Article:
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dc.contributor.authorMcCabe, R
dc.contributor.authorNowak, M
dc.contributor.authorMullen, S
dc.date.accessioned2014-06-25T23:23:20Z
dc.date.available2014-06-25T23:23:20Z
dc.date.issued2005
dc.identifier.citationMcCabe, R., Nowak, M., Mullen, S., 2005. Nursing Careers: What Motivated Nurses to Choose their Profession?.Australian Bulletin of Labour, Vol. 31 No. 4, pp. 384-406en
dc.identifier.urihttp://hdl.handle.net/2328/27715
dc.description.abstract"This paper considers self-reported reasons for choosing to be a nurse and intentions related to remaining in the profession. The data are drawn from a survey of Western Australian Registered Nurses which was part of a broader study of issues for recruitment and retention of nurses in the context of current labour market opportunities for women. The paper finds that what we have termed the ‘intrinsic attraction’ of nursing has been a key element in the decision to enter nursing for the bulk of nurses, while ‘employment security’ aspects of the job are also a focus. Interestingly, only a minority of nurses rated the ‘extrinsic rewards’ highly as a factor in decision making. The paper notes that there are some areas of significant difference in nursing career selection motivation between older and younger nurses, this finding does have policy implications for both health authorities and employers."en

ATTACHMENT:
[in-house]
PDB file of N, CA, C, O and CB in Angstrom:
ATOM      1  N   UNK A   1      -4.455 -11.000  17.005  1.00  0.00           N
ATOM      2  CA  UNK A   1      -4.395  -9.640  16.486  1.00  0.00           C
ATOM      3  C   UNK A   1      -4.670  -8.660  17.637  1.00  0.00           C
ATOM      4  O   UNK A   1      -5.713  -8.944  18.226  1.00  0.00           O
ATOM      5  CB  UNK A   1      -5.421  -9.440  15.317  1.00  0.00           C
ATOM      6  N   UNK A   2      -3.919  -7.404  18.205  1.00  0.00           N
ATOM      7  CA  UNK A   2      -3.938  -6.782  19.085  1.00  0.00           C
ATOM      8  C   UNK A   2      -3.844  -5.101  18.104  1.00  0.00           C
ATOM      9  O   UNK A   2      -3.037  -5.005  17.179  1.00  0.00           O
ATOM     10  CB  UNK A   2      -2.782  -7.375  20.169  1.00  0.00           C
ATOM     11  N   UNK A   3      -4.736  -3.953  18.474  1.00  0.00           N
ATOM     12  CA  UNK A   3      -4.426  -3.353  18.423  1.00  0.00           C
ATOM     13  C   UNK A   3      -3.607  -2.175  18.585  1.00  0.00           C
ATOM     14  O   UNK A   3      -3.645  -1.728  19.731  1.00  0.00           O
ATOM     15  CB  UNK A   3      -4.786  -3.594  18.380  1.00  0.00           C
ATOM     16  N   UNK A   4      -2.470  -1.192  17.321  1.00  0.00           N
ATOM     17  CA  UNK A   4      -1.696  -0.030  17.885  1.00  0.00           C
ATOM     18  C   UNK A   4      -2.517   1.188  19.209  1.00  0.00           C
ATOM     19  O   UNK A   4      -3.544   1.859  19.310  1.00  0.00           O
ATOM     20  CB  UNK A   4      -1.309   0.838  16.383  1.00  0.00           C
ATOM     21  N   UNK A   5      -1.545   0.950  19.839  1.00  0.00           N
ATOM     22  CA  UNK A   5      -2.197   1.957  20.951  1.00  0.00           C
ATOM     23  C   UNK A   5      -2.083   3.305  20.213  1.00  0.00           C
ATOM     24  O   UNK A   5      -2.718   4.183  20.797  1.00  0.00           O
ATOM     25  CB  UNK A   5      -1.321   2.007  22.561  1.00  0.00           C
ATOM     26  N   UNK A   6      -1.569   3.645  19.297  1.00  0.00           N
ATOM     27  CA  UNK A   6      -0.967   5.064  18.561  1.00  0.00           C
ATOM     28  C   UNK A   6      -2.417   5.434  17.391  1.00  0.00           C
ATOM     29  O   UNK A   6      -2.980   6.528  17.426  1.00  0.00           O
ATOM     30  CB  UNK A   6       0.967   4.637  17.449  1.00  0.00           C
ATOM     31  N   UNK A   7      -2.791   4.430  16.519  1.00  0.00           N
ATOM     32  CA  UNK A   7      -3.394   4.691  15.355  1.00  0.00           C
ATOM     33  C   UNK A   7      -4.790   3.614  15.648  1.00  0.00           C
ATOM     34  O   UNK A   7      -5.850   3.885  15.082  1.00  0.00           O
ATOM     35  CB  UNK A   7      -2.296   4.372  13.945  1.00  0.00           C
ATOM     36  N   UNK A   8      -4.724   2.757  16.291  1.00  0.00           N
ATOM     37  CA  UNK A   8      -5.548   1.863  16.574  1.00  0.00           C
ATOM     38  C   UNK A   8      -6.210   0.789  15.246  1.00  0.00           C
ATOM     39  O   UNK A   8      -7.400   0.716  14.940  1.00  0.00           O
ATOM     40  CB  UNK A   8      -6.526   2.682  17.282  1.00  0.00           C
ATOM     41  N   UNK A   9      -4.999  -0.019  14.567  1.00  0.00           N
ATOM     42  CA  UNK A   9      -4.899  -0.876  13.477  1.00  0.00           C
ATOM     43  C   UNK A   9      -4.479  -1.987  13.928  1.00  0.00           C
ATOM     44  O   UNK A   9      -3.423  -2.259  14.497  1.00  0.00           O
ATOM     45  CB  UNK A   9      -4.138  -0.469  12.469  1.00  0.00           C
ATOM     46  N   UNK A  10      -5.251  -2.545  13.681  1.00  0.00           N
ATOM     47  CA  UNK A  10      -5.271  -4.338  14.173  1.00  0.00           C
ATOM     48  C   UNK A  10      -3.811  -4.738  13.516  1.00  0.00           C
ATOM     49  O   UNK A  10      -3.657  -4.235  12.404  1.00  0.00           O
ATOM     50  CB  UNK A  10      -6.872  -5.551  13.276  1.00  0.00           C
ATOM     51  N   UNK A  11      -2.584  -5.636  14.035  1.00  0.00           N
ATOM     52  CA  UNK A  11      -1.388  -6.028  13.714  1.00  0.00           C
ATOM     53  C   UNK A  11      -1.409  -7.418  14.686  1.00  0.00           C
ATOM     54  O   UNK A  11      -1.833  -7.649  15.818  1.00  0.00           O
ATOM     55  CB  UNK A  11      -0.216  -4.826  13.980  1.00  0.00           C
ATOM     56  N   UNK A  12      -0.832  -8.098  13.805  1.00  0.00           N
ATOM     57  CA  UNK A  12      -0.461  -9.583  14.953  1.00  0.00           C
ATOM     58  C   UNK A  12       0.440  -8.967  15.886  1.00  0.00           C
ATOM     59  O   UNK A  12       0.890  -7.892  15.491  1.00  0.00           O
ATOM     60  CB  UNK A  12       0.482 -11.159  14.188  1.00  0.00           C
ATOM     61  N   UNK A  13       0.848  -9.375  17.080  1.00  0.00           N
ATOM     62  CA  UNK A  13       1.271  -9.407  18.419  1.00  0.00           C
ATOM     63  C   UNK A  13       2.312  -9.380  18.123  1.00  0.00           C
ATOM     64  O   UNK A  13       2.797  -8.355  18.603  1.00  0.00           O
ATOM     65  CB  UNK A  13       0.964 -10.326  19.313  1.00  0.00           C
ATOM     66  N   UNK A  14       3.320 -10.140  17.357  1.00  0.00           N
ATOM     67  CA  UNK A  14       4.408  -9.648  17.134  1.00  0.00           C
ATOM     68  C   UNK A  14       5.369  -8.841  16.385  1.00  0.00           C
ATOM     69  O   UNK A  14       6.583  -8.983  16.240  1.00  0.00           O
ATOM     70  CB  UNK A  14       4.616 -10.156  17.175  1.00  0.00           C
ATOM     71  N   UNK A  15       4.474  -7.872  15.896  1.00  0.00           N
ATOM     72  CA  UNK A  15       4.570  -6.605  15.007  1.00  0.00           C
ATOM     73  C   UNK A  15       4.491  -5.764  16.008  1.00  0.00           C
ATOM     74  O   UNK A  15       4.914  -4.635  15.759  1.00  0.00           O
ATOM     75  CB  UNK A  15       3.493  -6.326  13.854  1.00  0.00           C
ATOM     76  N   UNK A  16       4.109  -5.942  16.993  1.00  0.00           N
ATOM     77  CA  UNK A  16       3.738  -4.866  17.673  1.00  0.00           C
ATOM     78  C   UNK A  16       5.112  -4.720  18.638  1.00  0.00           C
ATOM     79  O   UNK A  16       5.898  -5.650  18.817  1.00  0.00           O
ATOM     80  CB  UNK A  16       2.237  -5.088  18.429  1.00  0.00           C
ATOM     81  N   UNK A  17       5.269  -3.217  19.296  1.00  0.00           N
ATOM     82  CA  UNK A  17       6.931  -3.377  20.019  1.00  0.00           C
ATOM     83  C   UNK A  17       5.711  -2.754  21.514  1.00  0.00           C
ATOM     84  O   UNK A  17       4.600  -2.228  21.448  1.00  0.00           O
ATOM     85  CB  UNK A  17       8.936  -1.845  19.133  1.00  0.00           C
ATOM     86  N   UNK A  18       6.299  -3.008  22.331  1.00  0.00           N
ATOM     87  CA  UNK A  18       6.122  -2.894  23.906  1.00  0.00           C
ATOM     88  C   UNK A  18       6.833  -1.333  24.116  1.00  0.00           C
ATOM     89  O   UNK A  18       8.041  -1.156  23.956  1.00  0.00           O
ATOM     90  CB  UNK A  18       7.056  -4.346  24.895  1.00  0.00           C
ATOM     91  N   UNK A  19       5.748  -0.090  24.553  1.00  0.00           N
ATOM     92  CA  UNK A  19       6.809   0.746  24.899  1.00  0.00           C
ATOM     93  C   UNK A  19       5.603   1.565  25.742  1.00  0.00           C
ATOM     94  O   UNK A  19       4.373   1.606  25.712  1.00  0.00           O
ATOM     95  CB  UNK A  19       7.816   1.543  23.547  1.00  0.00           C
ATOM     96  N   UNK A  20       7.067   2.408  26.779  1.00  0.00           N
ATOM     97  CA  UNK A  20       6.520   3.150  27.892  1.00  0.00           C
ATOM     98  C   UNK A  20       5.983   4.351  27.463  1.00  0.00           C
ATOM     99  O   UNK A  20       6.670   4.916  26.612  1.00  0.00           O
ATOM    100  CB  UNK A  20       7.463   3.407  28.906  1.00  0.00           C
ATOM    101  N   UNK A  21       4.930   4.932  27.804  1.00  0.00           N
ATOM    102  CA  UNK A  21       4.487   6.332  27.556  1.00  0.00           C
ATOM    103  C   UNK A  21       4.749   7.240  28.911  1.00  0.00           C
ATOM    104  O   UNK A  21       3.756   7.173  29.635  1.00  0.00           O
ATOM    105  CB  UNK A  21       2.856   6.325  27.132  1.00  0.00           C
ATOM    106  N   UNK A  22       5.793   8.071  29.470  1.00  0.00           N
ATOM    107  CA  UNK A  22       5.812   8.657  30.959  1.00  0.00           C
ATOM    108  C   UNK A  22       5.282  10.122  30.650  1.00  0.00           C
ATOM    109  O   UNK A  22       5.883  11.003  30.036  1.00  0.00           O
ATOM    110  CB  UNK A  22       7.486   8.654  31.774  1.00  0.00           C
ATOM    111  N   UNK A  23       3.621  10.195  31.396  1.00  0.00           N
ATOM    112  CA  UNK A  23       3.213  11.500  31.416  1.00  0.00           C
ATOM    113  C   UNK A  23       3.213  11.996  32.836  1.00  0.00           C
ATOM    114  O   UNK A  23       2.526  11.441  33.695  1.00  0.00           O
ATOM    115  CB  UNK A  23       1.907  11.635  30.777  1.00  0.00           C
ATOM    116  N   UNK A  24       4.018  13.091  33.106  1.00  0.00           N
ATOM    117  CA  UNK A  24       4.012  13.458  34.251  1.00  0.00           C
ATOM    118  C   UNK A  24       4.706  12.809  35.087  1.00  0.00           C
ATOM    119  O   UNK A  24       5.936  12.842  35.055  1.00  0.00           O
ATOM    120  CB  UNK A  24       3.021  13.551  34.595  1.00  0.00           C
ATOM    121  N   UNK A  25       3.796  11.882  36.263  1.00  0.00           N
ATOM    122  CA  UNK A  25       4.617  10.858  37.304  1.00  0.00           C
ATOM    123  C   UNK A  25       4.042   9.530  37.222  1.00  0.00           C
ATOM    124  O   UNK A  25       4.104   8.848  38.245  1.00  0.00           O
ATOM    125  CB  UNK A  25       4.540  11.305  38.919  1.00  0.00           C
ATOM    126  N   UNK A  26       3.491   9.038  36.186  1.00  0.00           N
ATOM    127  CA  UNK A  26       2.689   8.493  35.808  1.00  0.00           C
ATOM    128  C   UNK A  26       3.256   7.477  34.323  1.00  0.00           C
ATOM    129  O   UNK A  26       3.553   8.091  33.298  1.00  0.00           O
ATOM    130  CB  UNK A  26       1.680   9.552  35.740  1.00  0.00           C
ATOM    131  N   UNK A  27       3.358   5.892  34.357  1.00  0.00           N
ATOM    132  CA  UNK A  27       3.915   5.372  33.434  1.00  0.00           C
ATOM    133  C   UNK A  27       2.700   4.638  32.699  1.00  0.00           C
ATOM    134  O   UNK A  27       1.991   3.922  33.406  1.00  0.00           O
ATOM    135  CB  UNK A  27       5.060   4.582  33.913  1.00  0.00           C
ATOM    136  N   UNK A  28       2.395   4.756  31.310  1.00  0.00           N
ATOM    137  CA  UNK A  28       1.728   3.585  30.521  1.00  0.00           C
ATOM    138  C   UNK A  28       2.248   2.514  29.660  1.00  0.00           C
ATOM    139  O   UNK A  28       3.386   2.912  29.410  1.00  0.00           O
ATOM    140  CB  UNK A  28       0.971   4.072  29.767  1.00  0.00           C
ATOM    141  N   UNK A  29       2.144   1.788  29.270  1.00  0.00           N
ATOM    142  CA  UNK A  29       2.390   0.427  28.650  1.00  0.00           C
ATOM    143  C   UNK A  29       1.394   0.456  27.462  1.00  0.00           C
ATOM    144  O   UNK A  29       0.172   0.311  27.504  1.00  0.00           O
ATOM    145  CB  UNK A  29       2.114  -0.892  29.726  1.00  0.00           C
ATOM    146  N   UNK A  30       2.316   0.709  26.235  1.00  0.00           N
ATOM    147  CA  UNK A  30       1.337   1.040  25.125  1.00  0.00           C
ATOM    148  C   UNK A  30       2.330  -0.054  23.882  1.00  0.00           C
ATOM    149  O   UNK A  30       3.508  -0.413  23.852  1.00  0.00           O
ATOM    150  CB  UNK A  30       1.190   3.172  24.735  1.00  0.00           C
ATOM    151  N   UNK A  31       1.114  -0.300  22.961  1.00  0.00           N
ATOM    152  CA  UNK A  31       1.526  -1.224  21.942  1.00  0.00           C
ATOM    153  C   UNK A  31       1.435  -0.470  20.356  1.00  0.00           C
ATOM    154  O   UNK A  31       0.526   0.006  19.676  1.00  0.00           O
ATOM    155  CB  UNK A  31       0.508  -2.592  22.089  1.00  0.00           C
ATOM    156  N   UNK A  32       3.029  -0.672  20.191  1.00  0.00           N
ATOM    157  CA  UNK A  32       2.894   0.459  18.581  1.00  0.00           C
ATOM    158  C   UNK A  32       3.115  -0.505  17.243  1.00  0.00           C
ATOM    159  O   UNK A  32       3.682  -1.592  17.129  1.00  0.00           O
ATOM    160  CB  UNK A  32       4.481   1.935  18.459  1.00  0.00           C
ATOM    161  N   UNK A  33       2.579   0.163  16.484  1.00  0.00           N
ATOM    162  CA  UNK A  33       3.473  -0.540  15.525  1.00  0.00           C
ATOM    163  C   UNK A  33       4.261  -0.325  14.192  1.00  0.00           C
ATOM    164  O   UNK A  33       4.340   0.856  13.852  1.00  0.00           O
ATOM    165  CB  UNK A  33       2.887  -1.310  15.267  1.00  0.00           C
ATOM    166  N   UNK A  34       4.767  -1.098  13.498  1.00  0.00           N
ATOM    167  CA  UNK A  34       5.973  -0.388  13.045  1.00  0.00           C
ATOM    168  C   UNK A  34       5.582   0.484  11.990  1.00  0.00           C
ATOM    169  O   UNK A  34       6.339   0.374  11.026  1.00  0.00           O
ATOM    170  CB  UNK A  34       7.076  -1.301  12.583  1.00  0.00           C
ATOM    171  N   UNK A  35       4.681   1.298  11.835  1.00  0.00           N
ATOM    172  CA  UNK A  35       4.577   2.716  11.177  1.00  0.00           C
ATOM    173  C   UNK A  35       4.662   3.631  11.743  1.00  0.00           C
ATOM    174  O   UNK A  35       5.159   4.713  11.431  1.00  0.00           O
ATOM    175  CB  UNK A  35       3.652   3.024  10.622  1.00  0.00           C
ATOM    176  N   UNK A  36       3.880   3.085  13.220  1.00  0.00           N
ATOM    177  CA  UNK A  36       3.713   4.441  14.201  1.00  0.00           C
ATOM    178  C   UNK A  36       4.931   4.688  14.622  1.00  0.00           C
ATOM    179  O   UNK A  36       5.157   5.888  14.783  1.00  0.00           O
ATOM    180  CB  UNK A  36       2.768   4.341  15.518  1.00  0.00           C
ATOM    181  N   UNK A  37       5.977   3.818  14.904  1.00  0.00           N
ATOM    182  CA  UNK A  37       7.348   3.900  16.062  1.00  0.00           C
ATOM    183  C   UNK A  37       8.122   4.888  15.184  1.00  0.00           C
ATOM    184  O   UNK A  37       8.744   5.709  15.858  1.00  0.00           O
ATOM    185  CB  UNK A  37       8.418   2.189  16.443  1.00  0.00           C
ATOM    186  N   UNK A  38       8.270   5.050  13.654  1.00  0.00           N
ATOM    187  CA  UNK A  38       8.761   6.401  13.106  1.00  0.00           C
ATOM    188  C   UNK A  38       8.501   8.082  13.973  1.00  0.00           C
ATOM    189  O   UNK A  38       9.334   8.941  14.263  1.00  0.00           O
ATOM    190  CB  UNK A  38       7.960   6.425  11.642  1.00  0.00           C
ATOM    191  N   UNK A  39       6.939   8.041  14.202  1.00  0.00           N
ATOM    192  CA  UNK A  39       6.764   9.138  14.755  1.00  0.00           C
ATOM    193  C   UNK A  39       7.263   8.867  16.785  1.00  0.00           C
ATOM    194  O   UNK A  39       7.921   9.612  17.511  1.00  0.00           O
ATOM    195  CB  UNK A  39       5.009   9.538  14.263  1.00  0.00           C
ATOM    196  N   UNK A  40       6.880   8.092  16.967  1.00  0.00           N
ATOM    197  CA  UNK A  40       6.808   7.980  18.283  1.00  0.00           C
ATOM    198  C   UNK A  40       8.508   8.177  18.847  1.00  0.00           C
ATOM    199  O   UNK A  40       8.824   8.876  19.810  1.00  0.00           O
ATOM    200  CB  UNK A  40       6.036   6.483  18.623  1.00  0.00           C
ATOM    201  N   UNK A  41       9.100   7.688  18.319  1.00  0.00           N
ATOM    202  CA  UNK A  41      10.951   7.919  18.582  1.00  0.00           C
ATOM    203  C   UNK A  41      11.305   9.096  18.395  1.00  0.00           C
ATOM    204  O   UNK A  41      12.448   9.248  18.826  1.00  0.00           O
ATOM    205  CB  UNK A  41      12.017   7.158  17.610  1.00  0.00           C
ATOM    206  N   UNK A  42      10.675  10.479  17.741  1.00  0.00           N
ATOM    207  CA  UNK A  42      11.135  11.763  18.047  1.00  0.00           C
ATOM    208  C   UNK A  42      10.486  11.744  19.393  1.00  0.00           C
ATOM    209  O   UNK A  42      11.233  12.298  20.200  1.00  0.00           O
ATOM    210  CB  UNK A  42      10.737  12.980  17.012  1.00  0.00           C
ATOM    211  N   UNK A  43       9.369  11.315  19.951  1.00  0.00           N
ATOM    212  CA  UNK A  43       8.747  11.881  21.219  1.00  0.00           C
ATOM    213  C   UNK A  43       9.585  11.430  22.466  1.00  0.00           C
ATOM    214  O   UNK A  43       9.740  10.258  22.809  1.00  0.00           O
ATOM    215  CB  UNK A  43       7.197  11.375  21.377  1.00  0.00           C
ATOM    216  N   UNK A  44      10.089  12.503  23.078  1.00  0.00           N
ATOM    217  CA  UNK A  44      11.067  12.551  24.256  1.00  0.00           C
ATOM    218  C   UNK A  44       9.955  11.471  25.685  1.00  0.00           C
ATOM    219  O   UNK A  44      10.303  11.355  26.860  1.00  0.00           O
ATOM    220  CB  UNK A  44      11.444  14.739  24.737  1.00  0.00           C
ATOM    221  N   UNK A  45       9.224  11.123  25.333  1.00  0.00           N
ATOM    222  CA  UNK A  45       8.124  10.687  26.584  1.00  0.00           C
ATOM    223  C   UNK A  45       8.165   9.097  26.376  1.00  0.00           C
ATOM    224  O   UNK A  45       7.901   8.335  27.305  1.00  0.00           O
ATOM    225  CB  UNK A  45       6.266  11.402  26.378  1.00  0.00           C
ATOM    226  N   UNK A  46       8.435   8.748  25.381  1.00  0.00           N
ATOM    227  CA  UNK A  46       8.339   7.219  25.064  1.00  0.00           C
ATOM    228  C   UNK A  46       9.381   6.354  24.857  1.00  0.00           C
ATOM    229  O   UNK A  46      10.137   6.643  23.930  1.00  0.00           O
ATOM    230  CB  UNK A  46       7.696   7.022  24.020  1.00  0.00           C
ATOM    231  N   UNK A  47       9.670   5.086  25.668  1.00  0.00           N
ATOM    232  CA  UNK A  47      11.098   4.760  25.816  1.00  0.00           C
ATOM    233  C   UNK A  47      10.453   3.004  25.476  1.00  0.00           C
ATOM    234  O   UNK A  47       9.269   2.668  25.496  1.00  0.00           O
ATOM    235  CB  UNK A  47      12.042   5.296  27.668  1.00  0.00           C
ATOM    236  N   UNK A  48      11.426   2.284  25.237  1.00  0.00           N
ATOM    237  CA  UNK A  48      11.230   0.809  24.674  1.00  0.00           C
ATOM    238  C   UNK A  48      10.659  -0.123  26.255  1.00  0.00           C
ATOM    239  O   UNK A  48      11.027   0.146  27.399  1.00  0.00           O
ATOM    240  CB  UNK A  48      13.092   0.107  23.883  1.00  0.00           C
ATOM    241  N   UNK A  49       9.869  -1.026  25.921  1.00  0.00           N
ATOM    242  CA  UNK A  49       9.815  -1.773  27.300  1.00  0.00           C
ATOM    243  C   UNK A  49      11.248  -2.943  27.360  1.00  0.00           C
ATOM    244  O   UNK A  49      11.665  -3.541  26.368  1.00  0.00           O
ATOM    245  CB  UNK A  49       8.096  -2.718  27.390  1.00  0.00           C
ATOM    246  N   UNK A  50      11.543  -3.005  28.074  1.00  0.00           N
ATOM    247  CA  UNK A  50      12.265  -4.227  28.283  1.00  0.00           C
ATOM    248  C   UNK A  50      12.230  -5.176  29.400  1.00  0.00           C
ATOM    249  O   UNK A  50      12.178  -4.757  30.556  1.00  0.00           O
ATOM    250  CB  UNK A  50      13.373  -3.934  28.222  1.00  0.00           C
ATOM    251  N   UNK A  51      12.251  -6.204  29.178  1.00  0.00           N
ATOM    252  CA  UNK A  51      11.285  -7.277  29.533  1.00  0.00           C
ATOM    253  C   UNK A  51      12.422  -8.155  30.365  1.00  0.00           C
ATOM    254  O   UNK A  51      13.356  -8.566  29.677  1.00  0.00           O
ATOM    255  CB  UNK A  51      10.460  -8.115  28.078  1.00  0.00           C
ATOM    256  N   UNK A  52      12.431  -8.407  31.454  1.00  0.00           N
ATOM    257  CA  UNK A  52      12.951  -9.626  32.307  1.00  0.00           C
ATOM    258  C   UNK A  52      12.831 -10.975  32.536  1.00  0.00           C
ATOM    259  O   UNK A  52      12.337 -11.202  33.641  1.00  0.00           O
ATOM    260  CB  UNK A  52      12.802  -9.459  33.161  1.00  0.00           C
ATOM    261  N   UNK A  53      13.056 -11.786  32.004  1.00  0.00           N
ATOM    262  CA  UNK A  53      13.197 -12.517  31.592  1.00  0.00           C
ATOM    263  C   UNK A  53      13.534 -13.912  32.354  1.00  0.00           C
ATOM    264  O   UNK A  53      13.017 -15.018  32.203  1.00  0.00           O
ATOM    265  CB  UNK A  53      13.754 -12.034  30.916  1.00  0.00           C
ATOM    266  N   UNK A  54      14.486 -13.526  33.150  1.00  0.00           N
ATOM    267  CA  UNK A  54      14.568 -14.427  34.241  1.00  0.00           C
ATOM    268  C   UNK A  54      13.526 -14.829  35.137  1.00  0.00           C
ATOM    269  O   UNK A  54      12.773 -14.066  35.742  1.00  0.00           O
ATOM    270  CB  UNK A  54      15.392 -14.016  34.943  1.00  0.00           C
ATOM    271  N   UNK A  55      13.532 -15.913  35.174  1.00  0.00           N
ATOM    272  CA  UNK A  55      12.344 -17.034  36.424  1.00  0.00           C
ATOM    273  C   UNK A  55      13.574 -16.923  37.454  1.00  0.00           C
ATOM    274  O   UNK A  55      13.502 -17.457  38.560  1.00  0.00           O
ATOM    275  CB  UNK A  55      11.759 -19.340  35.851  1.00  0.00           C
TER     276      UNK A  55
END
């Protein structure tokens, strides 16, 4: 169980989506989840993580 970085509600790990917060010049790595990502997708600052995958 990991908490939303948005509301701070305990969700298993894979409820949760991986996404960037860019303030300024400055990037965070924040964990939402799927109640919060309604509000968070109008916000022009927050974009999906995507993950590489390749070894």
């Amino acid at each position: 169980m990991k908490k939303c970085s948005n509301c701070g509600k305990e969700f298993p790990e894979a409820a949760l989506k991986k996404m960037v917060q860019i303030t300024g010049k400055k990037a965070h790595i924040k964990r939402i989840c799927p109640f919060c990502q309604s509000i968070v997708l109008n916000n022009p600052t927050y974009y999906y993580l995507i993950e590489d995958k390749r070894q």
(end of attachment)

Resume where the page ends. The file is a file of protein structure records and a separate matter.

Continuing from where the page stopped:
dc.language.isoen
dc.publisherNational Institute of Labour Studiesen
dc.titleNursing Careers: What Motivated Nurses to Choose their Profession?en
dc.typeArticleen


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